How this protection manifests will differ, depending on how the content is accessed. For instance, rendering inaccessible video to a canvas element [2DCONTEXT] causes the origin-clean property of the canvas to become false; attempting to create a Web Audio MediaStreamAudioSourceNode [WEBAUDIO] succeeds, but produces no information to the document origin (that is, only silence is transmitted into the audio context); attempting to transfer the media using WebRTC [WEBRTC] results in no information being transmitted.

The origin of the media that is rendered by a media element can change at any time. This is even the case for a single media resource. User agents MUST ensure that a change in the origin of media doesn't result in exposure of cross origin content.

6. Change Log

This section will be removed before publication.

Changes since 2015-tbd-tbd

A. Acknowledgements

This document is based on the stream processing specification [streamproc] originally developed by Robert O'Callahan.

B. References

B.1 Normative references

Daniel Burnett; Adam Bergkvist; Cullen Jennings; Anant Narayanan. Media Capture and Streams. 12 February 2015. W3C Working Draft. URL: http://www.w3.org/TR/mediacapture-streams/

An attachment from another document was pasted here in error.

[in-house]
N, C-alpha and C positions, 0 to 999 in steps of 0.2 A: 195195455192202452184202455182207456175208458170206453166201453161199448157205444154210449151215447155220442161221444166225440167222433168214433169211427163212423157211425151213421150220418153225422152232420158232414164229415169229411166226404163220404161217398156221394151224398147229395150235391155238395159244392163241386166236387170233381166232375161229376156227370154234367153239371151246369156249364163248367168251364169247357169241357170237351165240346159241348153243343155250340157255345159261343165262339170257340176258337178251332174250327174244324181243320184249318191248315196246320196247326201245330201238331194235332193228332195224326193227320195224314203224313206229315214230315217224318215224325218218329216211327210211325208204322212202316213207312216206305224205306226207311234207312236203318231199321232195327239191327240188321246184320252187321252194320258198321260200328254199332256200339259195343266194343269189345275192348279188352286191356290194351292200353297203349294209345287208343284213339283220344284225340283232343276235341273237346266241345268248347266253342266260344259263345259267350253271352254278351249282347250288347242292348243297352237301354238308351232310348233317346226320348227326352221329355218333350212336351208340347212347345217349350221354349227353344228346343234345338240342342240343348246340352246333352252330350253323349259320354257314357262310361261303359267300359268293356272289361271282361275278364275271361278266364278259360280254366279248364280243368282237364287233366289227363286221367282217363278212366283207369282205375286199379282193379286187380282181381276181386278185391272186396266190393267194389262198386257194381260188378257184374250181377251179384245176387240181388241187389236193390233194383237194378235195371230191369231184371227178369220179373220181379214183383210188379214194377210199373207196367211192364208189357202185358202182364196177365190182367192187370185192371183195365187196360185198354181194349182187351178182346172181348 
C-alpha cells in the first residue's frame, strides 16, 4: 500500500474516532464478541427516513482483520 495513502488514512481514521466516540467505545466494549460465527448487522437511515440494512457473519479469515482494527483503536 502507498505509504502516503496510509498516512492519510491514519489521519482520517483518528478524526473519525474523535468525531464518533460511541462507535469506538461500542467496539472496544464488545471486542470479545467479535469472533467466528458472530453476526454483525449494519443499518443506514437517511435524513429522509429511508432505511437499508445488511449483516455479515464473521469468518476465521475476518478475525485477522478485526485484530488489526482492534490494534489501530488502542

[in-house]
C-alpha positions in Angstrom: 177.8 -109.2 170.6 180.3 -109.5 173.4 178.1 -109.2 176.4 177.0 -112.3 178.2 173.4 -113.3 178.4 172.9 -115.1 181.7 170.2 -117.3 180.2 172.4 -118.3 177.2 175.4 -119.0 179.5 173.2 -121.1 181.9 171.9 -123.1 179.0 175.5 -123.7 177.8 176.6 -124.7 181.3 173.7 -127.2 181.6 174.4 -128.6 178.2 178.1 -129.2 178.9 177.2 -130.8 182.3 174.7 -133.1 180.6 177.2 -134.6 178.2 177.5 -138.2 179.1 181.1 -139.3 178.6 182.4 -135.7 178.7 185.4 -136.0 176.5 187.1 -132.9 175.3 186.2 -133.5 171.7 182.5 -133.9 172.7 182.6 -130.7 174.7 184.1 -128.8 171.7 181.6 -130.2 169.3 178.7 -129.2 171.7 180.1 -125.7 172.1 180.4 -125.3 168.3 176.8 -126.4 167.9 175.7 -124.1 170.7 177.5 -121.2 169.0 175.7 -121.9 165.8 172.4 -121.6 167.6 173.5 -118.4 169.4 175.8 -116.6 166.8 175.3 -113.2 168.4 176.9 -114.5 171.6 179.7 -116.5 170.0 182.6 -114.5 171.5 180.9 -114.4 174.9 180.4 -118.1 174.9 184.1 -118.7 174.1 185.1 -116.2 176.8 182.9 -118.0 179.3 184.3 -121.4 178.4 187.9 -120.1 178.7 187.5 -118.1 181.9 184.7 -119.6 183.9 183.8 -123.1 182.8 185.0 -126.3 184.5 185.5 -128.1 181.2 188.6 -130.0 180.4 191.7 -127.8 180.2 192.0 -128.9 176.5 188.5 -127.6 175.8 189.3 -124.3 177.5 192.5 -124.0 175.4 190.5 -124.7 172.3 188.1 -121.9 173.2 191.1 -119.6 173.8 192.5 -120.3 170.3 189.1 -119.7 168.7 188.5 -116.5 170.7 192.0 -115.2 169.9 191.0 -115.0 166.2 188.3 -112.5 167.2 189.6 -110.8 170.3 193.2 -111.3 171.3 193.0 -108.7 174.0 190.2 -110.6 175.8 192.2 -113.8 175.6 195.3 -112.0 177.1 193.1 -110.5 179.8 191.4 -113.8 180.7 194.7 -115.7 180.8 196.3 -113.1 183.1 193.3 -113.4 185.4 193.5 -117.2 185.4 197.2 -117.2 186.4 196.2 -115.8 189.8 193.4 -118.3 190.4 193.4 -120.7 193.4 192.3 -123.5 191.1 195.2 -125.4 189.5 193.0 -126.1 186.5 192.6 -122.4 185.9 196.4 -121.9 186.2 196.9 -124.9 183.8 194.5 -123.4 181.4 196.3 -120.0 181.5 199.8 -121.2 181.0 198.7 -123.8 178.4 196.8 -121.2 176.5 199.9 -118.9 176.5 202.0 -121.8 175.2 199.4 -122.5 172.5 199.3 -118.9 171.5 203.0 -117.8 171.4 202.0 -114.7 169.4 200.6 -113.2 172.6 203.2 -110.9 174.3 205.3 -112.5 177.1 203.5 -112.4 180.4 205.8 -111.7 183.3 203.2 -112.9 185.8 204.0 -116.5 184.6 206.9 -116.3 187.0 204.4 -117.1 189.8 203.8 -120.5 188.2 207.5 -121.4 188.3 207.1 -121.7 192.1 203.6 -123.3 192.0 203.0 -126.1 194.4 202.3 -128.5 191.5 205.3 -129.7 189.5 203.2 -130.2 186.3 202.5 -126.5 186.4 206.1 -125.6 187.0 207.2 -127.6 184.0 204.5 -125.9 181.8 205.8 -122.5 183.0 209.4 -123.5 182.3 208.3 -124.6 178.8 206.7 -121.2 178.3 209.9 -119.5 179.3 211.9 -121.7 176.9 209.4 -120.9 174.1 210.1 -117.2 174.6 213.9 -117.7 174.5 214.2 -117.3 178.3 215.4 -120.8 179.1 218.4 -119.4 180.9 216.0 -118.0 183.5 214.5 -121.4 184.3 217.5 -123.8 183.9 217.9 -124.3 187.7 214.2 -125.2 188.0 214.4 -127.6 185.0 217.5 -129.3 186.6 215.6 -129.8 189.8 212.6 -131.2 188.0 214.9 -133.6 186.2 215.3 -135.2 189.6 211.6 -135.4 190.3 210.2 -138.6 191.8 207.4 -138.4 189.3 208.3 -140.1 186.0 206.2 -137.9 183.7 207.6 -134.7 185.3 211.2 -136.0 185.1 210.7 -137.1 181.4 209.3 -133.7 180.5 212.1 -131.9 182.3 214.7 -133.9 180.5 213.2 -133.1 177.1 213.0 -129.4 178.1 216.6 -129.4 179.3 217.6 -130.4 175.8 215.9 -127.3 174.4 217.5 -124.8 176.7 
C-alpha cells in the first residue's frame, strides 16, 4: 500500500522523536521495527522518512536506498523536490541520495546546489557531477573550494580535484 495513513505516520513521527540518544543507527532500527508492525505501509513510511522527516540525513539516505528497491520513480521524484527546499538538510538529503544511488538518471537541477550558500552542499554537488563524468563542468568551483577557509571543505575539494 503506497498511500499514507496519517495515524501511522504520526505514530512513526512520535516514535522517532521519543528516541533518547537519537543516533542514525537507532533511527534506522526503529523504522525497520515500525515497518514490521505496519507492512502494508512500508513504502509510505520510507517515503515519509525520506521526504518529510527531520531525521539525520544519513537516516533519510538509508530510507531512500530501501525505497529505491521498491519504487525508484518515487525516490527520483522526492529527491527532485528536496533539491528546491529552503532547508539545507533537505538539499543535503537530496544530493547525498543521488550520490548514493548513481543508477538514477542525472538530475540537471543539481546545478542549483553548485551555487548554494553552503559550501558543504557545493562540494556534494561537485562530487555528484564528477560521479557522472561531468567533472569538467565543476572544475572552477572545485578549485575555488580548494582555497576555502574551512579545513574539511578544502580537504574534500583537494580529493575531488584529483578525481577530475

Ian Hickson; Robin Berjon; Steve Faulkner; Travis Leithead; Erika Doyle Navara; Edward O'Connor; Silvia Pfeiffer. HTML5. 28 October 2014. W3C Recommendation. URL: http://www.w3.org/TR/html5/
S. Bradner. Key words for use in RFCs to Indicate Requirement Levels. March 1997. Best Current Practice. URL: https://tools.ietf.org/html/rfc2119
Cameron McCormack. Web IDL. 19 April 2012. W3C Candidate Recommendation. URL: http://www.w3.org/TR/WebIDL/

B.2 Informative references

Rik Cabanier; Jatinder Mann; Jay Munro; Tom Wiltzius. HTML Canvas 2D Context. 21 August 2014. W3C Candidate Recommendation. URL: http://www.w3.org/TR/2dcontext/
Paul Adenot; Chris Wilson; Chris Rogers. Web Audio API. 10 October 2013. W3C Working Draft. URL: http://www.w3.org/TR/webaudio/
Adam Bergkvist; Daniel Burnett; Cullen Jennings; Anant Narayanan. WebRTC 1.0: Real-time Communication Between Browsers. 10 February 2015. W3C Working Draft. URL: http://www.w3.org/TR/webrtc/
Robert O'Callahan. MediaStream Processing API. 31 May 2012. W3C Note. URL: http://www.w3.org/TR/streamproc/